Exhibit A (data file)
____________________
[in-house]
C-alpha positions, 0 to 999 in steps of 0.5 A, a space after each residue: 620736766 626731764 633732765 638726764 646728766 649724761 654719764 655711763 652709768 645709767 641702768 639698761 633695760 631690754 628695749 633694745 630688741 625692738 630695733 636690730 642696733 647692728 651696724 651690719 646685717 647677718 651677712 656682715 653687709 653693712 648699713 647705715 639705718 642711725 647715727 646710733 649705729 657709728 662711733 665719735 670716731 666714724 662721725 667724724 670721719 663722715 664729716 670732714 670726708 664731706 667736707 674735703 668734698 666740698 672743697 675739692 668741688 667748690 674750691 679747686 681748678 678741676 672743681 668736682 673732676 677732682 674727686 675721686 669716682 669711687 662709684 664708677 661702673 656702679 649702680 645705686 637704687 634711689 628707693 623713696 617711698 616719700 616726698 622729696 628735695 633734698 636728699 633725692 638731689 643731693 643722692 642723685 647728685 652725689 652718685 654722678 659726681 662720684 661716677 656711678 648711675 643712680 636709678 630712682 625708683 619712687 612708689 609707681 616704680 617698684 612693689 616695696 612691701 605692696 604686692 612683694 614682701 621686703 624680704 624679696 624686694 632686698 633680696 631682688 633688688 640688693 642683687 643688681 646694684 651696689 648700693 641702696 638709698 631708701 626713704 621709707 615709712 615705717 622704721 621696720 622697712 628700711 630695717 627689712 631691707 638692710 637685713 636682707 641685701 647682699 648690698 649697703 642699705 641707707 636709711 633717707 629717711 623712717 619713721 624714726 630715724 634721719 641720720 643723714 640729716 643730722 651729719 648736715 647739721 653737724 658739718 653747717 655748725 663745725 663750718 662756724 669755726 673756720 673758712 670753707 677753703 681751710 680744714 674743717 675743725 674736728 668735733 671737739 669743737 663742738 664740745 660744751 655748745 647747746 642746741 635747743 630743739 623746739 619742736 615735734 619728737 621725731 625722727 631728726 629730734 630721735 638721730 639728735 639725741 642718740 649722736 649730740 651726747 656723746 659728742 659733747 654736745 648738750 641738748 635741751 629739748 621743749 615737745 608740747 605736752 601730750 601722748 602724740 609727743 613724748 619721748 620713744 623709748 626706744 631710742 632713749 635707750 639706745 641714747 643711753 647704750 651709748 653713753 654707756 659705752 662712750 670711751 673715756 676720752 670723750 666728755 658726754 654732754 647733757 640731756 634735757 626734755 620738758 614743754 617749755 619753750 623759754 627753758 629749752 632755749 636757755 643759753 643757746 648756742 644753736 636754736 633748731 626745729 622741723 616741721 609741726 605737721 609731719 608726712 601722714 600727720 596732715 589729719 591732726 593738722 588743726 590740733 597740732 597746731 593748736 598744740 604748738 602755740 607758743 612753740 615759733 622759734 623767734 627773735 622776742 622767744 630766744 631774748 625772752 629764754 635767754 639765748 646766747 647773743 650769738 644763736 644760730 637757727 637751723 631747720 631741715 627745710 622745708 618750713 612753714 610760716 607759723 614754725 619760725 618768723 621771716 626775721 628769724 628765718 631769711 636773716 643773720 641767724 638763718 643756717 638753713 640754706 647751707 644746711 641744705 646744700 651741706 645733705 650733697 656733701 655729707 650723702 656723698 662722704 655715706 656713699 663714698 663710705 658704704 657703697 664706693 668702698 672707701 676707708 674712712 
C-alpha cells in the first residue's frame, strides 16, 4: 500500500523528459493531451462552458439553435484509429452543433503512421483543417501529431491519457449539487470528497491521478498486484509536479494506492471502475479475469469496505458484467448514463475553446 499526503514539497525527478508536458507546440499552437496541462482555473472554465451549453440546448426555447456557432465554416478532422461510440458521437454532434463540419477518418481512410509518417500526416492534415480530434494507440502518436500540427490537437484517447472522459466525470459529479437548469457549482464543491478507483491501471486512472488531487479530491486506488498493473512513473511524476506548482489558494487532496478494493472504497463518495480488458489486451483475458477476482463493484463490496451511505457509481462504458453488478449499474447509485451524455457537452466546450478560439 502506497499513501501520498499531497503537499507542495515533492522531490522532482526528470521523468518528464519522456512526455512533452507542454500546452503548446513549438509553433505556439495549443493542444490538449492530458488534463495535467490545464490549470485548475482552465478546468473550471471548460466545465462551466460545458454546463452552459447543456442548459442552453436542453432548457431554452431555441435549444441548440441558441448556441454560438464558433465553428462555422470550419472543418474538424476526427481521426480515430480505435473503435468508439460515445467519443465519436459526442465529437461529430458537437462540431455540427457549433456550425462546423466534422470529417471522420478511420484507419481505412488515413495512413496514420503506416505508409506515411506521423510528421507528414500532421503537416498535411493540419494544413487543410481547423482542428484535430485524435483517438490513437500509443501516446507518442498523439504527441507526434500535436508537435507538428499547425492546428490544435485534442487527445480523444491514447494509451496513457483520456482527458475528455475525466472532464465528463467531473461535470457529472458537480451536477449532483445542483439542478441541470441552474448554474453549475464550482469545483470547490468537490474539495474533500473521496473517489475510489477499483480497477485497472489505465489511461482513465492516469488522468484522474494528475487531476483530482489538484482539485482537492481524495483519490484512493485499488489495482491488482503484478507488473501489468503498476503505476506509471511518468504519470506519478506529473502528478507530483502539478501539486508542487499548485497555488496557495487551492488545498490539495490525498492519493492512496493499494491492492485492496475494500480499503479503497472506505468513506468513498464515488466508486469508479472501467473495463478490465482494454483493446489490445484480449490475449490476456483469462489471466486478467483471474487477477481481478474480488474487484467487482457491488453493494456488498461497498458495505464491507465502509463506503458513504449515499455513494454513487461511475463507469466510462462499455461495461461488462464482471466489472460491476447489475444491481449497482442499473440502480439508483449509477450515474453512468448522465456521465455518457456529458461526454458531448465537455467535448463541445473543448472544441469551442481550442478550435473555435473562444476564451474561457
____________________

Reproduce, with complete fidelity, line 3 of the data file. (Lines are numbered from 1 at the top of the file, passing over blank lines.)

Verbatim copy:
C-alpha cells in the first residue's frame, strides 16, 4: 500500500523528459493531451462552458439553435484509429452543433503512421483543417501529431491519457449539487470528497491521478498486484509536479494506492471502475479475469469496505458484467448514463475553446 499526503514539497525527478508536458507546440499552437496541462482555473472554465451549453440546448426555447456557432465554416478532422461510440458521437454532434463540419477518418481512410509518417500526416492534415480530434494507440502518436500540427490537437484517447472522459466525470459529479437548469457549482464543491478507483491501471486512472488531487479530491486506488498493473512513473511524476506548482489558494487532496478494493472504497463518495480488458489486451483475458477476482463493484463490496451511505457509481462504458453488478449499474447509485451524455457537452466546450478560439 502506497499513501501520498499531497503537499507542495515533492522531490522532482526528470521523468518528464519522456512526455512533452507542454500546452503548446513549438509553433505556439495549443493542444490538449492530458488534463495535467490545464490549470485548475482552465478546468473550471471548460466545465462551466460545458454546463452552459447543456442548459442552453436542453432548457431554452431555441435549444441548440441558441448556441454560438464558433465553428462555422470550419472543418474538424476526427481521426480515430480505435473503435468508439460515445467519443465519436459526442465529437461529430458537437462540431455540427457549433456550425462546423466534422470529417471522420478511420484507419481505412488515413495512413496514420503506416505508409506515411506521423510528421507528414500532421503537416498535411493540419494544413487543410481547423482542428484535430485524435483517438490513437500509443501516446507518442498523439504527441507526434500535436508537435507538428499547425492546428490544435485534442487527445480523444491514447494509451496513457483520456482527458475528455475525466472532464465528463467531473461535470457529472458537480451536477449532483445542483439542478441541470441552474448554474453549475464550482469545483470547490468537490474539495474533500473521496473517489475510489477499483480497477485497472489505465489511461482513465492516469488522468484522474494528475487531476483530482489538484482539485482537492481524495483519490484512493485499488489495482491488482503484478507488473501489468503498476503505476506509471511518468504519470506519478506529473502528478507530483502539478501539486508542487499548485497555488496557495487551492488545498490539495490525498492519493492512496493499494491492492485492496475494500480499503479503497472506505468513506468513498464515488466508486469508479472501467473495463478490465482494454483493446489490445484480449490475449490476456483469462489471466486478467483471474487477477481481478474480488474487484467487482457491488453493494456488498461497498458495505464491507465502509463506503458513504449515499455513494454513487461511475463507469466510462462499455461495461461488462464482471466489472460491476447489475444491481449497482442499473440502480439508483449509477450515474453512468448522465456521465455518457456529458461526454458531448465537455467535448463541445473543448472544441469551442481550442478550435473555435473562444476564451474561457